Some representatives from the warring factions in South Sudan have arrived in Ethiopia's capital, Addis Ababa. They will soon begin negotiations as part of a regional effort to end the conflict, according to Dina Mufti, Ethiopia's foreign ministry spokesman.
The African Union, United Nations, and the Intergovernmental Authority on Development (IGAD), as well as other international human rights groups have demanded an immediate end to the South Sudan conflict.
The U.N. says the fighting has left more than 1,000 people dead and displaced tens of thousands.
IGAD backed Ethiopia's Prime Minister Hailemariam Desalegn to mediate the peace negotiations to help defuse the tension to end the conflict in neighboring South Sudan.
"It is the outcome of the long and serious efforts by the regional governments and definitely... the bottom line will be the negotiations and the stoppage of the war, the dialogue and the lasting peace for [our] South Sudan brothers and sisters," said Mufti.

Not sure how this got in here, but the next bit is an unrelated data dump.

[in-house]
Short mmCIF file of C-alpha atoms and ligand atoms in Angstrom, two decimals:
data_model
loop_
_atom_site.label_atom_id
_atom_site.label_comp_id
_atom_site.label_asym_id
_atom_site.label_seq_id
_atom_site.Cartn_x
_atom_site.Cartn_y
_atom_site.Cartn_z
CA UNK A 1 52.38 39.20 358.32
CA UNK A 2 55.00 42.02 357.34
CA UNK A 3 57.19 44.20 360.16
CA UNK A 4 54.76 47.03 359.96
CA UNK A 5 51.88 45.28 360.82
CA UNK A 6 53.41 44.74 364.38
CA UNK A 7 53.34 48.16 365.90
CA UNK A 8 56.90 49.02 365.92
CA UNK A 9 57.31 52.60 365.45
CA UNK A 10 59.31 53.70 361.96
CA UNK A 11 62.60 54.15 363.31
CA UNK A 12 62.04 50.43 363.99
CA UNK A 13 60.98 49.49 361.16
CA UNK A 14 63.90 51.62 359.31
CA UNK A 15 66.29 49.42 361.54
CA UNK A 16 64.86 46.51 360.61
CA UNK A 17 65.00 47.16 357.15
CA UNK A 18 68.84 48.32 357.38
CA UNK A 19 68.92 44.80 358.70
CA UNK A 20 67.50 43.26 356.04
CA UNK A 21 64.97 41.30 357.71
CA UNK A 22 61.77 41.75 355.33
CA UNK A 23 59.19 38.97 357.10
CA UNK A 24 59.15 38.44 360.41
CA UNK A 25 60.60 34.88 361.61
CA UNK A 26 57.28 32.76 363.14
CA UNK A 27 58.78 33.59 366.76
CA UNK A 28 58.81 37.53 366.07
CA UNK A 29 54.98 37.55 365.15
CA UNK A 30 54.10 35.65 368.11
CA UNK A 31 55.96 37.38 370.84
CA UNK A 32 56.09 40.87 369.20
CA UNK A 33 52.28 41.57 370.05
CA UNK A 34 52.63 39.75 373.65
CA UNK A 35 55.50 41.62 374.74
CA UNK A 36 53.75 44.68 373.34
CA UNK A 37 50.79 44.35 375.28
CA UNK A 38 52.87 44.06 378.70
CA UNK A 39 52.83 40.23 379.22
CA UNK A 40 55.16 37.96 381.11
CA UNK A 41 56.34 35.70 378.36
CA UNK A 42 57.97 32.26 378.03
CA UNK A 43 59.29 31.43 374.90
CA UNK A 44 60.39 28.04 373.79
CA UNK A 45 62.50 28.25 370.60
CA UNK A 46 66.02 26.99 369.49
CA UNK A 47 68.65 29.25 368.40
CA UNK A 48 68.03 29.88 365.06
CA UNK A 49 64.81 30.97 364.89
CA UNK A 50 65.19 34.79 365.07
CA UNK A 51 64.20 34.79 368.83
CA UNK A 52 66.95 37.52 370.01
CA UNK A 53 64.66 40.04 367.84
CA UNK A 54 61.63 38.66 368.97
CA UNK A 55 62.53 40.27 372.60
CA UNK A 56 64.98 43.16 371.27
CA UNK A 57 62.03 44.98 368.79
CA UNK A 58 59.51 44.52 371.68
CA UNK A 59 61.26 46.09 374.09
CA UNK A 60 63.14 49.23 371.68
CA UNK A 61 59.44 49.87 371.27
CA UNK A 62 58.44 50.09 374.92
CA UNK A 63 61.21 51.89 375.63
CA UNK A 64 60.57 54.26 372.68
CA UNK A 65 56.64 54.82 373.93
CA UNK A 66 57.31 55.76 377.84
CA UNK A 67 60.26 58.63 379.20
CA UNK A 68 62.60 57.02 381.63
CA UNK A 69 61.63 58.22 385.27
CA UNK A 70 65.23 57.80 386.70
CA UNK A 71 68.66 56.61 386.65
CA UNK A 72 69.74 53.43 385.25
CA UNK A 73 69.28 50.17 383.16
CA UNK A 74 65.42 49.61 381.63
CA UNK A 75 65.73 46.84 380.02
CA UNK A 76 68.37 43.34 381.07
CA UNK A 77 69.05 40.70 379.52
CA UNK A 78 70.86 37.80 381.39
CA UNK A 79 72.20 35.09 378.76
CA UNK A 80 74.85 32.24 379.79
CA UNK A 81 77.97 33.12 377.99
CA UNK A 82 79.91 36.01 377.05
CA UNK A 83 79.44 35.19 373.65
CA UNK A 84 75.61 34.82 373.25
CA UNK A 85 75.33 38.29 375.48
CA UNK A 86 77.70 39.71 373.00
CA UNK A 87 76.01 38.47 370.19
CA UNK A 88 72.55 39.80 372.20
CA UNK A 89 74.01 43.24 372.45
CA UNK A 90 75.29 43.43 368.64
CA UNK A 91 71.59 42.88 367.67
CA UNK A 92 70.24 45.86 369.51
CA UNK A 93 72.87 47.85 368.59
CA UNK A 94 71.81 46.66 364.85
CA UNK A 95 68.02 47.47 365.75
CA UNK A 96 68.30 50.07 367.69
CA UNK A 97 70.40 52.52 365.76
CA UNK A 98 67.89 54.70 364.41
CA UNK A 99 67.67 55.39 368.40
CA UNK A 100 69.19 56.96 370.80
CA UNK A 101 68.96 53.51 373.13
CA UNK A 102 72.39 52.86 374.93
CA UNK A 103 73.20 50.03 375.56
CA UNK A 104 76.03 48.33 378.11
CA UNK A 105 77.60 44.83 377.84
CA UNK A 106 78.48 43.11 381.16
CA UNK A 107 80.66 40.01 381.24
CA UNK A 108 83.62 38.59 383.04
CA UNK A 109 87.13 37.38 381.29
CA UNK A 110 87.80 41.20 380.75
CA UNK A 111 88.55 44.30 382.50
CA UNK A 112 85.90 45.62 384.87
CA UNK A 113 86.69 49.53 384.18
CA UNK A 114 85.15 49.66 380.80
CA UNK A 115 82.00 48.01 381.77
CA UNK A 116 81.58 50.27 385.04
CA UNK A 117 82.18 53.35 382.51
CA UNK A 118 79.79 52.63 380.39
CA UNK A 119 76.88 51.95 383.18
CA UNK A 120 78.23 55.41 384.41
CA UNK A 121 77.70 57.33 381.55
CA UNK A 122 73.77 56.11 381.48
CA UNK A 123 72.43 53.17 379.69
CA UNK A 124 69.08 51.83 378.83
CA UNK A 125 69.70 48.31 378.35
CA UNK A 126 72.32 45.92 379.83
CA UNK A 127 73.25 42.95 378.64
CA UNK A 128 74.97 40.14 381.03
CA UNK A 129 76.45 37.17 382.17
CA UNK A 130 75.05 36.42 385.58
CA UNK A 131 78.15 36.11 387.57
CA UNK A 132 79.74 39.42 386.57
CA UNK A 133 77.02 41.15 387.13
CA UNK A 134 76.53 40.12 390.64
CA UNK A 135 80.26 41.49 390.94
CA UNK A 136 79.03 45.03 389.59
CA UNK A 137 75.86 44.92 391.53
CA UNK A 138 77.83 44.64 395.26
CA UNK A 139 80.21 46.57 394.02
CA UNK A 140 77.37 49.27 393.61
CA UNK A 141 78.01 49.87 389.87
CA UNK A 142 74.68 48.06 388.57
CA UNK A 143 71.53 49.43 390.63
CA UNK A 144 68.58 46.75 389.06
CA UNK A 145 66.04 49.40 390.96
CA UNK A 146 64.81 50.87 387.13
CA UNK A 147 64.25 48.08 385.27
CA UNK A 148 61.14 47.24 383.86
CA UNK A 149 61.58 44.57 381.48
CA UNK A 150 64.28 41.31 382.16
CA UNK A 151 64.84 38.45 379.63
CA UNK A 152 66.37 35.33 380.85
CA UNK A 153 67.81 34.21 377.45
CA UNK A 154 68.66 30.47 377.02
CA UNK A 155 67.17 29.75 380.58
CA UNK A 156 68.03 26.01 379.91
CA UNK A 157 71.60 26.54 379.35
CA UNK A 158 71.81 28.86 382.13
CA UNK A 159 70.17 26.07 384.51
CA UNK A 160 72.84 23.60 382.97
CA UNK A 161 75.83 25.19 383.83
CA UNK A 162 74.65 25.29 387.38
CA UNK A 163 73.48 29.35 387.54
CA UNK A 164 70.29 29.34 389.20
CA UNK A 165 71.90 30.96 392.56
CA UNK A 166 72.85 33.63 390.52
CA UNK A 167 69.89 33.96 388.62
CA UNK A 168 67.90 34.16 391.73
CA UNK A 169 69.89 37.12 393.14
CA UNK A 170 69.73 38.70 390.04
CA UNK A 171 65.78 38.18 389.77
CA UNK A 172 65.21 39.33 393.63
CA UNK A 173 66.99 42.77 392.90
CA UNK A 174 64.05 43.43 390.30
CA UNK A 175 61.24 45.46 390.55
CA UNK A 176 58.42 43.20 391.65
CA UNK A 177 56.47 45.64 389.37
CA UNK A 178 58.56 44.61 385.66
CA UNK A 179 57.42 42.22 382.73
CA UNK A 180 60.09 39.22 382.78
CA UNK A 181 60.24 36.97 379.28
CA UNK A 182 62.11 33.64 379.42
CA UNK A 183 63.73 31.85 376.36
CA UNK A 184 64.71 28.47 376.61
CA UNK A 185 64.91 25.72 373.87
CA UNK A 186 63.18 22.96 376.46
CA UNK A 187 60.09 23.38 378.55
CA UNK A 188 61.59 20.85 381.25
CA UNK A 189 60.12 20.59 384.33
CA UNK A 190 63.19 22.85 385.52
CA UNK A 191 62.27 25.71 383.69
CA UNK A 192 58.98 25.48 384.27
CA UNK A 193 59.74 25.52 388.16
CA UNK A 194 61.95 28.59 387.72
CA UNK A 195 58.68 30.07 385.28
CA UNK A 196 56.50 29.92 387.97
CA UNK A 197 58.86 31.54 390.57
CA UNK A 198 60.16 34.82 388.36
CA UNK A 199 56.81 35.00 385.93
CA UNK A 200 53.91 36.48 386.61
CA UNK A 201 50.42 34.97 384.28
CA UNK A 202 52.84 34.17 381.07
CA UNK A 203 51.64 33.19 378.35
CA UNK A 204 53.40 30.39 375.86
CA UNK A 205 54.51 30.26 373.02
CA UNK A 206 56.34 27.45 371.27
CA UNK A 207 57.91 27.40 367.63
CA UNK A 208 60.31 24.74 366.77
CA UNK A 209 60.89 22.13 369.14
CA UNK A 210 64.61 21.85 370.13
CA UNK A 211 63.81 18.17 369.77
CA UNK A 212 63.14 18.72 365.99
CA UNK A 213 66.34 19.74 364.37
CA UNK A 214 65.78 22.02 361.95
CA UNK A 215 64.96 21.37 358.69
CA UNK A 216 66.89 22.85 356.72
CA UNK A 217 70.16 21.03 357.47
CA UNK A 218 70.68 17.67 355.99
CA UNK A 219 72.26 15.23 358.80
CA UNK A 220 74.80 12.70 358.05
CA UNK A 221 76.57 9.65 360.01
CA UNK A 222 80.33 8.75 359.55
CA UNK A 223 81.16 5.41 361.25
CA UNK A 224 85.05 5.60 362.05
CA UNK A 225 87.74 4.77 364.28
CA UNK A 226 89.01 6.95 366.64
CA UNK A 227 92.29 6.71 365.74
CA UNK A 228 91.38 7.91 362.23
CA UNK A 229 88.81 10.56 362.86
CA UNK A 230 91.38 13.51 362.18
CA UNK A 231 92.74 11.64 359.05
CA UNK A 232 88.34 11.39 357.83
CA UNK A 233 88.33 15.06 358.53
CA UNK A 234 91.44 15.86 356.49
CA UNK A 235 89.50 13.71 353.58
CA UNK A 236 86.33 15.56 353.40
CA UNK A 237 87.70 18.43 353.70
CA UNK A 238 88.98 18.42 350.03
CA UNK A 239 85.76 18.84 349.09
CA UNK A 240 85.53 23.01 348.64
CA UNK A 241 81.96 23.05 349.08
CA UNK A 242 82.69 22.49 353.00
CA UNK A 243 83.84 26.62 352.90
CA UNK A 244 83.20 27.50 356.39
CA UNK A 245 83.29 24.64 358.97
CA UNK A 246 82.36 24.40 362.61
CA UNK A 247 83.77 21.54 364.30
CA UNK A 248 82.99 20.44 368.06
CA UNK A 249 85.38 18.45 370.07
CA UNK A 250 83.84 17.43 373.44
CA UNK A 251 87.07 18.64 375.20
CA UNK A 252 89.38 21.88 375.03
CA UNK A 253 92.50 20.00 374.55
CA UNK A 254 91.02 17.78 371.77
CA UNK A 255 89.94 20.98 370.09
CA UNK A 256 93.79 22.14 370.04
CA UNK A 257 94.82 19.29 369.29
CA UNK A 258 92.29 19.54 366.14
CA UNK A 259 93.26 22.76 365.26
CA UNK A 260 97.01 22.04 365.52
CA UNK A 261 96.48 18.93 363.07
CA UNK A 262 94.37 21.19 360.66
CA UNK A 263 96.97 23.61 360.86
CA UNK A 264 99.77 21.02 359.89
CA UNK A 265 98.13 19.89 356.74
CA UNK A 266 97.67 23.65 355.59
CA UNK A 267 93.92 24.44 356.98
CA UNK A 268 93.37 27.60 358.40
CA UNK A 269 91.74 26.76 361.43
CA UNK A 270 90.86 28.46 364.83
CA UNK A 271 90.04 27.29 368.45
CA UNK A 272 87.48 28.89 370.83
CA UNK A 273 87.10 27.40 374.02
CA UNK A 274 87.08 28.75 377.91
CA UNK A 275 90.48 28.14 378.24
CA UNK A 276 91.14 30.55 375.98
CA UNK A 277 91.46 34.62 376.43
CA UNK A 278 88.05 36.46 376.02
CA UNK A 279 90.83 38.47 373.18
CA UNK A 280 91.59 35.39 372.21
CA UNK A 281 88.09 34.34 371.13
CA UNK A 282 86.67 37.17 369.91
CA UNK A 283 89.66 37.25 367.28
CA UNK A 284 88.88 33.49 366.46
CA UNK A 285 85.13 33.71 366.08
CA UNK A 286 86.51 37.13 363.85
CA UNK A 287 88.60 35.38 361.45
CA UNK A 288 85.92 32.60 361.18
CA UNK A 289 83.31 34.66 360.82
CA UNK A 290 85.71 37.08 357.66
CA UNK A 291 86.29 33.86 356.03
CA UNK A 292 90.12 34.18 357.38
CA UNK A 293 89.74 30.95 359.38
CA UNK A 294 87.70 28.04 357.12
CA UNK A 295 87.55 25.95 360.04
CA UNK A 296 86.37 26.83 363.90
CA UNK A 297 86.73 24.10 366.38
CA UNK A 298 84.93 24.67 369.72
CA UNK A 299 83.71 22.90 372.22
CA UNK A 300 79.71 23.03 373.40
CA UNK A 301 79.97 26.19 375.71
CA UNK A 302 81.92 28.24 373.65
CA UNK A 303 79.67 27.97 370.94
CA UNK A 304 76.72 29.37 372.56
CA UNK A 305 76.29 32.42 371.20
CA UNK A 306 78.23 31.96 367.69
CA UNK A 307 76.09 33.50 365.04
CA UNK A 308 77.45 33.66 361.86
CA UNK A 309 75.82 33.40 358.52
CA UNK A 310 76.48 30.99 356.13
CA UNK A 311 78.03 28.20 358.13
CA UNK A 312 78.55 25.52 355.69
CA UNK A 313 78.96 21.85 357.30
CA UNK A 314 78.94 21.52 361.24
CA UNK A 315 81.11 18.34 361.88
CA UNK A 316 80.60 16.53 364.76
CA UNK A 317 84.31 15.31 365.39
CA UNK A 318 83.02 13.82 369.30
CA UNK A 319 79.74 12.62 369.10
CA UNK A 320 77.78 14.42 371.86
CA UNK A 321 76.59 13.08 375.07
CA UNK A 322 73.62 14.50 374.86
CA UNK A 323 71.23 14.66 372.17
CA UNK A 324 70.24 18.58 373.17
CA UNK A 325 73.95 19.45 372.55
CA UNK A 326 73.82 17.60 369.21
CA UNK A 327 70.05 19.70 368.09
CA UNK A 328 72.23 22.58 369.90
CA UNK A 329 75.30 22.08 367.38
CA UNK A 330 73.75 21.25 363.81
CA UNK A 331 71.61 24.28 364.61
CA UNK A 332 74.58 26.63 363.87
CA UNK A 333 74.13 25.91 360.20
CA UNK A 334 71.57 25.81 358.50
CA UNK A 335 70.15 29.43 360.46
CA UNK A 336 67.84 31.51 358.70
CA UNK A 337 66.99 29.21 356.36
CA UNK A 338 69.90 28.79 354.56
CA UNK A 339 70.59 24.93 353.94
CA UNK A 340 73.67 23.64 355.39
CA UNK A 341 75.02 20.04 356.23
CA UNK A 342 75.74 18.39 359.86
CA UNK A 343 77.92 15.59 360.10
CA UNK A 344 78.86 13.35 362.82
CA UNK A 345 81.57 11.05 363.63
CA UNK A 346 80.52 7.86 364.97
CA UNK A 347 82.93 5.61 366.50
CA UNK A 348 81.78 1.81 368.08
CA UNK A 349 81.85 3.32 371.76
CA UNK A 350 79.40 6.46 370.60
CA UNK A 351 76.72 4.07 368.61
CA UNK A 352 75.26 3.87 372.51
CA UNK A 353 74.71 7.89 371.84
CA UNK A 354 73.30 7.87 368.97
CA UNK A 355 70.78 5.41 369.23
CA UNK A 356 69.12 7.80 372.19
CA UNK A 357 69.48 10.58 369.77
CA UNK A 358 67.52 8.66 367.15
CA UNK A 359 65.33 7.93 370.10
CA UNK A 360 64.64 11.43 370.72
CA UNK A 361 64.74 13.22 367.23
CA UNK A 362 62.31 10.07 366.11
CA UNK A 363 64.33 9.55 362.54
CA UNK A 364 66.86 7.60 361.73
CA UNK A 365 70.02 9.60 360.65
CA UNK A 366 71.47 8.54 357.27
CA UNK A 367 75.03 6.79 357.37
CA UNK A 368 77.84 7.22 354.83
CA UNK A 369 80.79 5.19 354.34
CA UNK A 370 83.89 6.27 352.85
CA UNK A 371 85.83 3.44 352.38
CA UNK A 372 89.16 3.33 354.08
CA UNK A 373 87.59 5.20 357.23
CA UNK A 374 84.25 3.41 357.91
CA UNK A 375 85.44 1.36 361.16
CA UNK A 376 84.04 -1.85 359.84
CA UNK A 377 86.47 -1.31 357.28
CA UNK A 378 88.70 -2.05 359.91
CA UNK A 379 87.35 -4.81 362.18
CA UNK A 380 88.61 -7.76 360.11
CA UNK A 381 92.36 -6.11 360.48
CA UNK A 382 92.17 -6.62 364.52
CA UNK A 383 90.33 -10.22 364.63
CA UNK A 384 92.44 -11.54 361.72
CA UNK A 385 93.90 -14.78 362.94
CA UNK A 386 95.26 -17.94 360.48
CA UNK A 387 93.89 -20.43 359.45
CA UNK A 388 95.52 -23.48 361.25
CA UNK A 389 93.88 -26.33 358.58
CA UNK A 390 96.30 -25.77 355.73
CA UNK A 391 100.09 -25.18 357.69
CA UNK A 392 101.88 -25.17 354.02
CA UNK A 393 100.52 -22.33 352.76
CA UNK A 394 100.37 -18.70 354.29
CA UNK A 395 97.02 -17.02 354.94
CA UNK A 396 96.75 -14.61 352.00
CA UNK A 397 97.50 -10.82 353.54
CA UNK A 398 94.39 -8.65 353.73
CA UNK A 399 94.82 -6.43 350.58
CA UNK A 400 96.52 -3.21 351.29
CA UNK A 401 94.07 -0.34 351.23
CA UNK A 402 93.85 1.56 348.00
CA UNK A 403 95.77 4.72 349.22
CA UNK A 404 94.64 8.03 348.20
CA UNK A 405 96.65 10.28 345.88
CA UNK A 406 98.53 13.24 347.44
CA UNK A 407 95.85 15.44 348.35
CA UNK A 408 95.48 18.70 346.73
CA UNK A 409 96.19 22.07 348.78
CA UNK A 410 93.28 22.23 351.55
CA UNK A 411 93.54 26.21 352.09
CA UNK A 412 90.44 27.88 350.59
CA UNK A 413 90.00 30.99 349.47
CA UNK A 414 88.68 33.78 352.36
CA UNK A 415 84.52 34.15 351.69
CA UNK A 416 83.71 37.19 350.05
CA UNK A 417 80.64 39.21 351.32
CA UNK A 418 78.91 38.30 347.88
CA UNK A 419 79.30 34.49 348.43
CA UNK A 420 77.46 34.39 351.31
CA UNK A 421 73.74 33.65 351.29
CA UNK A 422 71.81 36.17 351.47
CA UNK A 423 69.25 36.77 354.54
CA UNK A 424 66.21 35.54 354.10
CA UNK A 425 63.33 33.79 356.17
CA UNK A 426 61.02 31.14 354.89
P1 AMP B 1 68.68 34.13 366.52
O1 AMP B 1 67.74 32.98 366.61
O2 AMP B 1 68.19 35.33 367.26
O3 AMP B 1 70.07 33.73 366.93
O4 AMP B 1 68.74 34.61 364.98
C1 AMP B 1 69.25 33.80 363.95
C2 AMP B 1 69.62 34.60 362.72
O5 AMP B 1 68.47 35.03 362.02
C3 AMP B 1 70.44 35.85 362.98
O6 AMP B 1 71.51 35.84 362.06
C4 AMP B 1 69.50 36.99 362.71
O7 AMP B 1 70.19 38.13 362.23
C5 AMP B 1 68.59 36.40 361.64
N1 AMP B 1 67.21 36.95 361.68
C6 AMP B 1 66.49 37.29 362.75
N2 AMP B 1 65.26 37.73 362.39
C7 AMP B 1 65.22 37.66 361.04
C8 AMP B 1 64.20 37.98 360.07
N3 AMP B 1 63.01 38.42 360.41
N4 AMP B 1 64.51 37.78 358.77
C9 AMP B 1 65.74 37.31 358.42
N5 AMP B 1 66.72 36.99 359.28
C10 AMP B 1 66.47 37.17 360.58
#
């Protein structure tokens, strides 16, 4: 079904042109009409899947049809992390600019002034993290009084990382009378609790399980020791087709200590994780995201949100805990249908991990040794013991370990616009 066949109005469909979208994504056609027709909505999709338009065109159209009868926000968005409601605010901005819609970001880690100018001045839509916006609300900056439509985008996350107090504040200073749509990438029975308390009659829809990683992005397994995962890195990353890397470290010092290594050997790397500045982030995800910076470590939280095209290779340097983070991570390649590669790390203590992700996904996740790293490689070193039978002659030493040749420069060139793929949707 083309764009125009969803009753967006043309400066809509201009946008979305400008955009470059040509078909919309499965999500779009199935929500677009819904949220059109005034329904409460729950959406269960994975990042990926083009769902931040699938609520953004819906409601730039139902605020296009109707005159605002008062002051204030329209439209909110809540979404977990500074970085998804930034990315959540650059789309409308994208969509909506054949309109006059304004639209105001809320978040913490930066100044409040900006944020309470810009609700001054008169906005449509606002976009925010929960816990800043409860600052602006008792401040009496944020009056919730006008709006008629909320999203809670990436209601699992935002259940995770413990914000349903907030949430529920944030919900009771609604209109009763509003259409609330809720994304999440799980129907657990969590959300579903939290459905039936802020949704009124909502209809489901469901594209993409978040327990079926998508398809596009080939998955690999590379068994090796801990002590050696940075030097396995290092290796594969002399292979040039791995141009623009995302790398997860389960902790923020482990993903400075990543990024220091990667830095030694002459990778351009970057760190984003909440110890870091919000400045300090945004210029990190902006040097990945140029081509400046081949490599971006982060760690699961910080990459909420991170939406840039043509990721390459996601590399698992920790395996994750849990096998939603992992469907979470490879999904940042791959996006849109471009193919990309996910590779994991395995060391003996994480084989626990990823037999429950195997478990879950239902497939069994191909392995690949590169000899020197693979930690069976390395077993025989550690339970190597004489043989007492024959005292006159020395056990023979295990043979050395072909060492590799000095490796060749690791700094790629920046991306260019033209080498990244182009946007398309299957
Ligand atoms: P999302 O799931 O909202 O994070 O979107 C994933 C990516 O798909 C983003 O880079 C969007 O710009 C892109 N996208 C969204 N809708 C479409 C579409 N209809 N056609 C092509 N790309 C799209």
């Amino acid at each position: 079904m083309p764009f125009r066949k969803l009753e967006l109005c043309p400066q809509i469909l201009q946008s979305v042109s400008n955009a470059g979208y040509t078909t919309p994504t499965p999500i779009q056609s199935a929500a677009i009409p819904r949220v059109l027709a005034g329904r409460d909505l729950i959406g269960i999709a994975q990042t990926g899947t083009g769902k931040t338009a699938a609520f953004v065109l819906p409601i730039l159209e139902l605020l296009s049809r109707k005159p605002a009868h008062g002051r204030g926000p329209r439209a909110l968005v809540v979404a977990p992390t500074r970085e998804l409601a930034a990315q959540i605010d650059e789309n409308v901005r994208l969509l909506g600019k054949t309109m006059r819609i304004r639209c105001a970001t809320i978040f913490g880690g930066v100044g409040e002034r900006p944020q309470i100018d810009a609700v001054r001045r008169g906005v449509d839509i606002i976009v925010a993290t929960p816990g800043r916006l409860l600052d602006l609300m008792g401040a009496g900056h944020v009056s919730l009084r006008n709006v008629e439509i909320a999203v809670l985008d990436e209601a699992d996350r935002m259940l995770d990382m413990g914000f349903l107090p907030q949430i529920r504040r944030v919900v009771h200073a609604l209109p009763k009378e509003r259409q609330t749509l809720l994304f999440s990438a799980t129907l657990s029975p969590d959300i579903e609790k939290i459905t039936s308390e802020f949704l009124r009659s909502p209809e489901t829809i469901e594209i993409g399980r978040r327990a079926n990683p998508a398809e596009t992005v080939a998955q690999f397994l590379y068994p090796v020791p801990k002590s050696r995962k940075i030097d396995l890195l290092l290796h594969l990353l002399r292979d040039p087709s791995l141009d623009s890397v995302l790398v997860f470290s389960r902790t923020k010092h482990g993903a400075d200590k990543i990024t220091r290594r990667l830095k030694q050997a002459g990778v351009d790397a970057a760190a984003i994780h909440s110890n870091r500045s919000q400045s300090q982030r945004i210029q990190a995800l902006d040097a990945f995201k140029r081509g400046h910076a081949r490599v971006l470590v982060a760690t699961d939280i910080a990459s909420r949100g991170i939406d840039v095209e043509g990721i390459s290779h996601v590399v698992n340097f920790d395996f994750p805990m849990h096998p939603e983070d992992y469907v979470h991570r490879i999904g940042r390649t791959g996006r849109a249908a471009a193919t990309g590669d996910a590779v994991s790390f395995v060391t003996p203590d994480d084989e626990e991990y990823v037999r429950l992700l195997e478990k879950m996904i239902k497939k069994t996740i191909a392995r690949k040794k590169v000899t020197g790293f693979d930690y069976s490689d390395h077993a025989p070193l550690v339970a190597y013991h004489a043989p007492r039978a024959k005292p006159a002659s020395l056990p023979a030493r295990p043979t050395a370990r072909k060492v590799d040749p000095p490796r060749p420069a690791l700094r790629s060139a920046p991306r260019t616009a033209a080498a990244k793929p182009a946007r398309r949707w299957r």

The heads of state in the region pressured both parties to end the bloodshed and negotiate to stabilize the security situation in the country.
"The regional leaders put diplomatic pressure and played very constructive role earlier on either in the form of IGAD foreign ministers and IGAD leaders as well. This [talks] should also be the extension of that exercise," said Mufti.
He says South Sudan neighbors including Ethiopia, Kenya and Uganda have received refugees as they continue to evacuate their citizens trapped due to the conflict.
"Apart from the ceasefire and dialogue proposed by the leaders, there are also concerns for refugees and civilians," said Mufti. "The neighboring countries are taking their nationals from the [conflict] areas like we have been taking out Ethiopian nationals from Malakal and other cities. Both the diplomatic exercise and helping the plight of civilians [are] going on."